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How To Win A Bidding War

Bidding wars are becoming more commonplace in many suburban markets this spring as home buyers face stiffer competition for a tight supply of inventory.

“We’re seeing houses with 20 or 30 offers on it,” said Andy Sachs, an agent for Keller Williams, “and prices going for $50,000 to $100,000, or more, over asking.”

Buyers can easily get caught up in the multiple-offer frenzy. “They see a house and start imagining their lives there, with all their furnishings and their kids,” said Dana Schwern, who works at Compass. “It can get very emotional.”

But she and other agents say it’s best to push emotions aside, regardless of how difficult that might seem. To succeed in a bidding war you’ll need to begin the home search with a fully equipped arsenal. This usually means having your finances in order, researching target neighborhoods, and selecting experienced professionals well ahead of time to help move a deal along, from bankers and real estate brokers to lawyers and engineers.

“You’ll want to decide what is the maximum comfortable number you’ll pay for a house,” Mr. Sachs said, “and that doesn’t necessarily mean what a bank will approve for you.”

A willingness to compromise is also key. “The bottom line is right now sellers have the option of asking for the world,” said Caroline Gosselin, an agent for Sotheby’s International Realty in Short Hills, N.J., “and they get it.”

Here are some ways to come out ahead:

Get Preapproval…

One of the first and most important steps is getting preapproved for a mortgage. This shows the seller that you’re not only a serious buyer, but a qualified one. And it will also allow you to act swiftly in this competitive market.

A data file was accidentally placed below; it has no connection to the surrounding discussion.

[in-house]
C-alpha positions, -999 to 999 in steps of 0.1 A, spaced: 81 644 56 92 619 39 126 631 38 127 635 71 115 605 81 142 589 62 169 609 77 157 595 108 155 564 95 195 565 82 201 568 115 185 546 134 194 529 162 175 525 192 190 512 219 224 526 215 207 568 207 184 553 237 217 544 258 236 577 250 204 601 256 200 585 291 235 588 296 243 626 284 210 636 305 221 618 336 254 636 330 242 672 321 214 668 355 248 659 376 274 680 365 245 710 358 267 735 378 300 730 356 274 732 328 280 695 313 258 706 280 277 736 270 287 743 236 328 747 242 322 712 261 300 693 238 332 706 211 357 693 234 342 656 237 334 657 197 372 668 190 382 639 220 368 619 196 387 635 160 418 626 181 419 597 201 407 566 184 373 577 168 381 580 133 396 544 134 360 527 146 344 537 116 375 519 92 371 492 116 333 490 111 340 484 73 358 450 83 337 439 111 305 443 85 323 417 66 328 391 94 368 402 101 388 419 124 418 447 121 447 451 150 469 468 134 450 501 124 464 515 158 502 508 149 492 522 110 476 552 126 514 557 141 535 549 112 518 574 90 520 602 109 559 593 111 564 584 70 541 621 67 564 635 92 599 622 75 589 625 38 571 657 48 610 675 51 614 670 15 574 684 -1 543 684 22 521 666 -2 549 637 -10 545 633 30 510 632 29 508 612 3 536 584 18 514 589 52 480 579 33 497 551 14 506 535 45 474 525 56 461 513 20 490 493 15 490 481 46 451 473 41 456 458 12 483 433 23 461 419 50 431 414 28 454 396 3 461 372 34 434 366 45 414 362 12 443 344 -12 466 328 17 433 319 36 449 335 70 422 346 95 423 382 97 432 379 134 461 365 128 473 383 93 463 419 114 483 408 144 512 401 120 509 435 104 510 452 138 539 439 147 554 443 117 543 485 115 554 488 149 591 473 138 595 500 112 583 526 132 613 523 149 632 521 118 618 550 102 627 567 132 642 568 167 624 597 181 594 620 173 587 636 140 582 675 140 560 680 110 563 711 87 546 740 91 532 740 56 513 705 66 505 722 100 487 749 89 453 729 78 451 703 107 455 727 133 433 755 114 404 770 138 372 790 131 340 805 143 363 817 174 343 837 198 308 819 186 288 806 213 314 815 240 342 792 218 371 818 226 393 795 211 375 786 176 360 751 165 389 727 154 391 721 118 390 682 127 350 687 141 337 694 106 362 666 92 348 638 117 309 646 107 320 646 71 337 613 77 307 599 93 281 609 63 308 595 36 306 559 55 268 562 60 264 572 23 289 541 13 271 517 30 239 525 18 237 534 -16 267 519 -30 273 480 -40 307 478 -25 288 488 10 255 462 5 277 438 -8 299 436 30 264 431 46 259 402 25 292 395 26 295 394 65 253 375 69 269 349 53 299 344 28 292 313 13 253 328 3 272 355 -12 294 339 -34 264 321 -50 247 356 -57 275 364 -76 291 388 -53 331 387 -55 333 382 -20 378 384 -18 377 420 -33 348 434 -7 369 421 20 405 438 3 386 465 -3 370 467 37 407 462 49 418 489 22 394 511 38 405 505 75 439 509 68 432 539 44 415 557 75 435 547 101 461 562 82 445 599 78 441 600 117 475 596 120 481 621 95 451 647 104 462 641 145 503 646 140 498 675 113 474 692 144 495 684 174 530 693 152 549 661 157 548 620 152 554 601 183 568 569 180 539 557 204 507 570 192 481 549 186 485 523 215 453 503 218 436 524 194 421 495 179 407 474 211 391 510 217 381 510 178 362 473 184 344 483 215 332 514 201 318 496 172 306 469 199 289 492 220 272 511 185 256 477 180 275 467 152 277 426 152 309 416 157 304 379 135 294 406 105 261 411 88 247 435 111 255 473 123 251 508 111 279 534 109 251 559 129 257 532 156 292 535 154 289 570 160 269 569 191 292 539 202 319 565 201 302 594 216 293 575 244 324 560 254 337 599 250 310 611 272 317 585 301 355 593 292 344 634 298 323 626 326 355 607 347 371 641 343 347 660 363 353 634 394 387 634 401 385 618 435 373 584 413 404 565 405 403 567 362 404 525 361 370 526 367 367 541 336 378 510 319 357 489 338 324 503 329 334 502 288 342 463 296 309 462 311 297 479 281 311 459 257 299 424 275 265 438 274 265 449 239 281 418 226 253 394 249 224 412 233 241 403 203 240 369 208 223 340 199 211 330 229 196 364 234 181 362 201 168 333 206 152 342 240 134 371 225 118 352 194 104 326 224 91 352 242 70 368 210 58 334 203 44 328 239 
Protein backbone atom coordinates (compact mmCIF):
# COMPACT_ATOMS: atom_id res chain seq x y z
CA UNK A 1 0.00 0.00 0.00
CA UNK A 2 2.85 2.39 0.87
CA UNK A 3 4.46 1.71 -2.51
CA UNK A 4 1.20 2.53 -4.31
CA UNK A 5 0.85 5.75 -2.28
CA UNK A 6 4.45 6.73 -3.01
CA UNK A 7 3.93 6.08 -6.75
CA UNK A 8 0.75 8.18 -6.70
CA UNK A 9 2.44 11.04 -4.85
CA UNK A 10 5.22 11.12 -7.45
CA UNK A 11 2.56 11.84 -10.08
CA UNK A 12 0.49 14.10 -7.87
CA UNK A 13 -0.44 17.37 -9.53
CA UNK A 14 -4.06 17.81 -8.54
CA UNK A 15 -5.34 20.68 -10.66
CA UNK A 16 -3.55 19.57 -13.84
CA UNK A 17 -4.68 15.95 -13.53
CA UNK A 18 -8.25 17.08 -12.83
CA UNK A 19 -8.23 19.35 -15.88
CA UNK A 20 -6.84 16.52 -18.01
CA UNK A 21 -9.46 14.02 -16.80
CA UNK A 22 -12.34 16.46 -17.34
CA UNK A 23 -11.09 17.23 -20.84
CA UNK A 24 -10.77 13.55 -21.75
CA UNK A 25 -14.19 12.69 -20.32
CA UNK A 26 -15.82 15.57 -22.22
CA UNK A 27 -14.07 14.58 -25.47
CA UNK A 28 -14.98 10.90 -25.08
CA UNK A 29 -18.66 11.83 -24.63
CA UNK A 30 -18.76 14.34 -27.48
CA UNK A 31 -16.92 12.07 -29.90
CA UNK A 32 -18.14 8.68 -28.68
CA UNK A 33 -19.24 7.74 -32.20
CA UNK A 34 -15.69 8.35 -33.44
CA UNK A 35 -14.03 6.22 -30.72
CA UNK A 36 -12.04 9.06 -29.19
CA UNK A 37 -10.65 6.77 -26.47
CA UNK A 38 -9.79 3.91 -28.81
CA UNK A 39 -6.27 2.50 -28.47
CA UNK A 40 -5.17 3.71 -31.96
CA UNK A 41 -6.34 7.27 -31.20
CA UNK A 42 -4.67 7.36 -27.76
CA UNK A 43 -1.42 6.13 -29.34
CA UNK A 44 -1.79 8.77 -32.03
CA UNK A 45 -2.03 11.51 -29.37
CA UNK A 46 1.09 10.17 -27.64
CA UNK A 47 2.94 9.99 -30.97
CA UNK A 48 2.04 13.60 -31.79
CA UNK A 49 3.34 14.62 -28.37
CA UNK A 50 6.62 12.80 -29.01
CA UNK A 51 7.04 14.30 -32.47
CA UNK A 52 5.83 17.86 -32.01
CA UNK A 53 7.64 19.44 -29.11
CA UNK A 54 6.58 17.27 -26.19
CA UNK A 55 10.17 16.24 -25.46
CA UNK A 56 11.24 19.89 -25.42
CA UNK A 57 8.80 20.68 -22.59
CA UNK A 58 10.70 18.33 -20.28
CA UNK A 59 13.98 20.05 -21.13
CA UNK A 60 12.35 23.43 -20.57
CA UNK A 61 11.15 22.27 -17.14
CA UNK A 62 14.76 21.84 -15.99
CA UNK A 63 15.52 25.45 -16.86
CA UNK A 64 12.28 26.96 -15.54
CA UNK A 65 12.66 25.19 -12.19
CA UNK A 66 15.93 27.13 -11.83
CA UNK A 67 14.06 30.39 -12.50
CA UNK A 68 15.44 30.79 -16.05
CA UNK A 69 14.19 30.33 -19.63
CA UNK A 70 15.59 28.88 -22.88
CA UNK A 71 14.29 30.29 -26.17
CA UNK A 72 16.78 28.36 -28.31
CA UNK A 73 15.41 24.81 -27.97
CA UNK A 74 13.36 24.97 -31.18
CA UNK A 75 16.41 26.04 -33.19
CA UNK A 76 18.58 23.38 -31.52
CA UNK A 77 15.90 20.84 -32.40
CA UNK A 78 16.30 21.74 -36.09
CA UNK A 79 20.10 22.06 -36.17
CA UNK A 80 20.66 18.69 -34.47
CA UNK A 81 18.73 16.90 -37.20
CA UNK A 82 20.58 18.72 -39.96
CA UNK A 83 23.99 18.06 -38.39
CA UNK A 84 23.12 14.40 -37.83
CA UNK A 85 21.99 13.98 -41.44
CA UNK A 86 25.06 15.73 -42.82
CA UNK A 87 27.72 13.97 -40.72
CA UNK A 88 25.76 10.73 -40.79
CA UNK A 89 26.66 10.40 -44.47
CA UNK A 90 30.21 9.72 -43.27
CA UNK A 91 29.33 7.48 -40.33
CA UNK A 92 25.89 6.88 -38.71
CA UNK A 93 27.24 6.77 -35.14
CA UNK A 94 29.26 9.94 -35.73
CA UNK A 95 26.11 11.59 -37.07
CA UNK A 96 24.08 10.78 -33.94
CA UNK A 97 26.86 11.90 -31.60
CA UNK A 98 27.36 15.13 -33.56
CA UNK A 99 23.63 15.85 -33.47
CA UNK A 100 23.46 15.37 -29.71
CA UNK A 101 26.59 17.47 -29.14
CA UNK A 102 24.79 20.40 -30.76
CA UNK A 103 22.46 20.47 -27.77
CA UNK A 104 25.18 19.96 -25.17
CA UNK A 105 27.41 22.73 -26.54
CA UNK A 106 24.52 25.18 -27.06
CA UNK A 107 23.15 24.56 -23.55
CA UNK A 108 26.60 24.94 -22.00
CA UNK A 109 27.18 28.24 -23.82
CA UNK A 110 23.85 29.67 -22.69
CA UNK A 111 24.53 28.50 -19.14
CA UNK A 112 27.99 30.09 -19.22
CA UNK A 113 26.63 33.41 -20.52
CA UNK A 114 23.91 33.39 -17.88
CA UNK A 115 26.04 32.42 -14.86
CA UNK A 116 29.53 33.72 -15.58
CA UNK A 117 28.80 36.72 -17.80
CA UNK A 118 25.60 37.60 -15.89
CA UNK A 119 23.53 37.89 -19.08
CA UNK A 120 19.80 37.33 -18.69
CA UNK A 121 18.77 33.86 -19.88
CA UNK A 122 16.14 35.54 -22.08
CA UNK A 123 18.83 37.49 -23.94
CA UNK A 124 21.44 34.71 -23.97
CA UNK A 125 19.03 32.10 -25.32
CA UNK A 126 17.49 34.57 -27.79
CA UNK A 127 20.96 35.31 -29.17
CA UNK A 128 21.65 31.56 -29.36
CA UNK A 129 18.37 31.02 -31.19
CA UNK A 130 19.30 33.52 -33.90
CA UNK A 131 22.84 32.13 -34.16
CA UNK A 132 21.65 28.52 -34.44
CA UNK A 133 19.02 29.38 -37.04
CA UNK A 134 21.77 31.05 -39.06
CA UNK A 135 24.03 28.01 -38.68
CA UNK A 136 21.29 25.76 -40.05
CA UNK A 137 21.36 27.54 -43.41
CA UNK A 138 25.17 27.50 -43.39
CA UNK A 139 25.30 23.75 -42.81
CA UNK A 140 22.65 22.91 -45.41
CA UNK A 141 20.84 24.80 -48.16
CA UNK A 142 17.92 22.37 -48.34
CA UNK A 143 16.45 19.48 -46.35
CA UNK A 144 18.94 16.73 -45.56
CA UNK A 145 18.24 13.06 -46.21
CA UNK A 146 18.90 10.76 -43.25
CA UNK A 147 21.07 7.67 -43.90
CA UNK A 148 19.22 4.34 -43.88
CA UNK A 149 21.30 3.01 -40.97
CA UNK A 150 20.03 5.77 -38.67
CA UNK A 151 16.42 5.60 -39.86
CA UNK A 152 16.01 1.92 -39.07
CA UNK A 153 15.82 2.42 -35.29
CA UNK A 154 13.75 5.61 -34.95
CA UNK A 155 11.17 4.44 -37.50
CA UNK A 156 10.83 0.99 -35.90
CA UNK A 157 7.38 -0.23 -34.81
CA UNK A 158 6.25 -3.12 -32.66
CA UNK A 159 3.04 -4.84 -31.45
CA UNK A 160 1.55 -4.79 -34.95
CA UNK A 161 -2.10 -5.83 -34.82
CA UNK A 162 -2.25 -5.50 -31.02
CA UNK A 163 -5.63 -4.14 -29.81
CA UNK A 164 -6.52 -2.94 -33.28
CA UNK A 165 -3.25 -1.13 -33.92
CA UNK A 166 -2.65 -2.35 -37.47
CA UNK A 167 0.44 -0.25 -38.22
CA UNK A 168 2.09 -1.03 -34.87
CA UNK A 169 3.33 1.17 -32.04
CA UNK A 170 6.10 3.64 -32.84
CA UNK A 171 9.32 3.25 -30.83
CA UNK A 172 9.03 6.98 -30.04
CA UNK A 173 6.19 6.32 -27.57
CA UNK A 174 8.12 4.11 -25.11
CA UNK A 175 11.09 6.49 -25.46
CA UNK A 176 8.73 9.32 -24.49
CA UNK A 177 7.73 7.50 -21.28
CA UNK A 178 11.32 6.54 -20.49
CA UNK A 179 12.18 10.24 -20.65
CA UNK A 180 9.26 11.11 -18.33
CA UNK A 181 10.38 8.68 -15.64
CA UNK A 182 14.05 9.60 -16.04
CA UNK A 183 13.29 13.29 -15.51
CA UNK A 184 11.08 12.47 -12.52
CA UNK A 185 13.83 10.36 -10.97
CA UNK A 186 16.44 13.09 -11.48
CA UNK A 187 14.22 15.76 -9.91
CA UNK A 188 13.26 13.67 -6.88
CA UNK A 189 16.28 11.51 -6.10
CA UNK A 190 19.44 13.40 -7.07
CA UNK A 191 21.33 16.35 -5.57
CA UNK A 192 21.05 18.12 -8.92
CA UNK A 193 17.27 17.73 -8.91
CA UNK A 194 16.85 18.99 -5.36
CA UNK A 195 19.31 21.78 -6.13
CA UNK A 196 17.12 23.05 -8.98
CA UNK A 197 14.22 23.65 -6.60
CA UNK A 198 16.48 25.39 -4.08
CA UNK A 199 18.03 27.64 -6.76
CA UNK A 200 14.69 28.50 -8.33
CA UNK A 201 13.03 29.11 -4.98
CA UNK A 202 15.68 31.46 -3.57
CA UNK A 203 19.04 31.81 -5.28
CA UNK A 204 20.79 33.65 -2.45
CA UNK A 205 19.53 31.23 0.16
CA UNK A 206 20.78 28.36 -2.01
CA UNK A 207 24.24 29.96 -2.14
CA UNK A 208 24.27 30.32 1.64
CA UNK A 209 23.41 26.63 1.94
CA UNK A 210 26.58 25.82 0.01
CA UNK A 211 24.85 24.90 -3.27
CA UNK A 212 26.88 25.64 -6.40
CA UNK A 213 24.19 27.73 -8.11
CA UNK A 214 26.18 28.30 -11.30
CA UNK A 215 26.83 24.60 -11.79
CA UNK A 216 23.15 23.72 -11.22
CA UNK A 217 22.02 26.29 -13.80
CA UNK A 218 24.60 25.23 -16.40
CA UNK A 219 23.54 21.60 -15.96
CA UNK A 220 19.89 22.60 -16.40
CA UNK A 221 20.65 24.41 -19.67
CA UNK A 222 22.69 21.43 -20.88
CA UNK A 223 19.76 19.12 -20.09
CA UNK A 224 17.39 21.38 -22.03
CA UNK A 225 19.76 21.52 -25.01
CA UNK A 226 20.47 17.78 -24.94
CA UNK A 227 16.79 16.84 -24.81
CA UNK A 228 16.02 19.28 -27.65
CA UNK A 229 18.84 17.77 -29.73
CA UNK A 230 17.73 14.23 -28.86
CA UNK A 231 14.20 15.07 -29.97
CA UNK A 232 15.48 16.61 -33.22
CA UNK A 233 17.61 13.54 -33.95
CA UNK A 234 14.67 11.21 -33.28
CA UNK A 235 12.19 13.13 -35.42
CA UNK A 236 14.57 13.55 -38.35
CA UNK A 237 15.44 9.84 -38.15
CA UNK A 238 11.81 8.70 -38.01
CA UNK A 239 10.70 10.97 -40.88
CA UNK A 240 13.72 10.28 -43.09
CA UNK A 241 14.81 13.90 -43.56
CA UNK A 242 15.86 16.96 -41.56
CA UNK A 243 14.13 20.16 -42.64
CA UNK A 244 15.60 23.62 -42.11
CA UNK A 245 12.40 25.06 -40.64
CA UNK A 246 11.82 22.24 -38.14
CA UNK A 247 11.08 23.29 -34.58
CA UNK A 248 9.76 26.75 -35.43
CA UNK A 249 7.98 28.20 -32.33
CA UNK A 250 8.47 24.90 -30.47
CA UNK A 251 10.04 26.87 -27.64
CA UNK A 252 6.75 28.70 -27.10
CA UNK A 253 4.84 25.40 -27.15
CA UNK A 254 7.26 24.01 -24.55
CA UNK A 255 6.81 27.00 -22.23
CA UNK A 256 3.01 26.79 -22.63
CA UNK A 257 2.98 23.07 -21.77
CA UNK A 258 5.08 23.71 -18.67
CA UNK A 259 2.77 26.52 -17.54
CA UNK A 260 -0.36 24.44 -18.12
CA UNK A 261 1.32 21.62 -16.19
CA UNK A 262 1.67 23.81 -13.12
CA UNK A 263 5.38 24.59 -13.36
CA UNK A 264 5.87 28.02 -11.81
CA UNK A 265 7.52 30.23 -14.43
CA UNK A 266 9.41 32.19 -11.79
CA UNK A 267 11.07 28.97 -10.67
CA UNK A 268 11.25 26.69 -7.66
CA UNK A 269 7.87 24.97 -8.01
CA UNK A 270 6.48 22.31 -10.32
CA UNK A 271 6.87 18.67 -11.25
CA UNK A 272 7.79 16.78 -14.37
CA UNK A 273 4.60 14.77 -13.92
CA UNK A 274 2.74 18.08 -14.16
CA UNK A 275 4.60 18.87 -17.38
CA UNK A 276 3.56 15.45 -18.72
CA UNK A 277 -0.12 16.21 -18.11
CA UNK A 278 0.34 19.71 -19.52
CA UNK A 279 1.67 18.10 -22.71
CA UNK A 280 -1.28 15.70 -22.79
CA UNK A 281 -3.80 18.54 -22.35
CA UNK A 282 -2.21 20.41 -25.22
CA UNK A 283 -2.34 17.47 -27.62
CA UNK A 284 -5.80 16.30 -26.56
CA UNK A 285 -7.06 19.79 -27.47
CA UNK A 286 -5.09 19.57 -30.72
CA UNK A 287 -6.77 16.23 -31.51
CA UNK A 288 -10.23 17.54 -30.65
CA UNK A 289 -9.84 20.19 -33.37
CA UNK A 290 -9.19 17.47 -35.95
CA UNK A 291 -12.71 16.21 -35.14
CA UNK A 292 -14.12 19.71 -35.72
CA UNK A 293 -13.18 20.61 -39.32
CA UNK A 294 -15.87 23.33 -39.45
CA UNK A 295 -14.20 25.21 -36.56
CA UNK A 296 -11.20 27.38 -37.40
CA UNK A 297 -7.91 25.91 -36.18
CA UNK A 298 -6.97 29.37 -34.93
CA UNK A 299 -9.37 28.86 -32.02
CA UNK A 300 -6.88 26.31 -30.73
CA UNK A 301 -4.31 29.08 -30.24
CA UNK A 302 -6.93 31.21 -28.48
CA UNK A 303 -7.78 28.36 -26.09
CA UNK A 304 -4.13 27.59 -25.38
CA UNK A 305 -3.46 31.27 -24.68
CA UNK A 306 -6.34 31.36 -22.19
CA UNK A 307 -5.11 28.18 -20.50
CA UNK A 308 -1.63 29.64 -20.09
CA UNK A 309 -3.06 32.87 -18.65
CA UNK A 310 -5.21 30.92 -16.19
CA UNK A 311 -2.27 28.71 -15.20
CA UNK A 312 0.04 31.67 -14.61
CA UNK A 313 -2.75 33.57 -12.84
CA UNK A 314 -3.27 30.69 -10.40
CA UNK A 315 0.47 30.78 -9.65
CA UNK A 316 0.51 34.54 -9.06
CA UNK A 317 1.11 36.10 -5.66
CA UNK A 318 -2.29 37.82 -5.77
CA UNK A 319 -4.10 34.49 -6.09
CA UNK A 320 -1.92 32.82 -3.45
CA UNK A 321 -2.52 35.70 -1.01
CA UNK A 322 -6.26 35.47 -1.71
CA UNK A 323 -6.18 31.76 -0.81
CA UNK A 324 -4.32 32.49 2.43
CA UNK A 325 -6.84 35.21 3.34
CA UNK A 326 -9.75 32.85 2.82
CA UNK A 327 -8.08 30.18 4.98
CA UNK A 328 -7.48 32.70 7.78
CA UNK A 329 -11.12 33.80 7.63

“You have to make a snap decision in some cases, and if you have preapproval in advance, that gives you the ability to do that,” said Ryan Barry, a senior loan consultant for the Lenders Corporation.

Mr. Barry noted, too, that real estate agents are often reluctant to entertain an offer without a preapproval letter in hand — unless, of course, the buyer is offering all cash. (Also, many agents say they prefer to work with lenders who are familiar with a local market.)

A preapproval should not be confused with the less rigorous prequalification, which provides a quick estimate of what you might be able to afford, usually based on unverified financial information you provide.

In a preapproval, lenders will thoroughly review your income, assets and credit scores to determine exactly how much you can borrow and which loan might be best suited for you. This can take from a few hours to a few days to complete. “You’ll need to provide two months of bank statements, two pay stubs and two years of tax returns,” said Mark Yecies, an owner of SunQuest Funding in Cranford, N.J.

Both Mr. Barry and Mr. Yecies say they provide approval letters for each property a buyer makes an offer on.

Waive Contingencies…

Contingency clauses allow buyers to back out of a contract if certain conditions aren’t met. But many sellers see them as road blocks to a sale, and these days they’re far more likely to accept an offer with fewer contingencies or none at all.

The most common is the mortgage contingency, which lets you pull out of a deal if you can’t secure financing for the property. Waiving this, said Angela Dooley, an agent with Compass on Long Island’s North Shore, “could put you in first or second place in a bidding war.” But not everyone should do this. “Only those people who are very, very confident they’re going to get a mortgage,” she said.

Among some of the other contingencies, a contract could be terminated if a home’s appraised value comes in less than the amount you offered, if an inspection uncovers certain repair issues, or you’re unable to sell your current home.

“A very strong offer will waive all of them,” Ms. Gosselin said, “but there will be things you cannot do and that will be OK. For instance, you may not be able to waive the appraisal clause because you don’t have the money to make up the difference,” if an appraisal comes in lower than the sale price.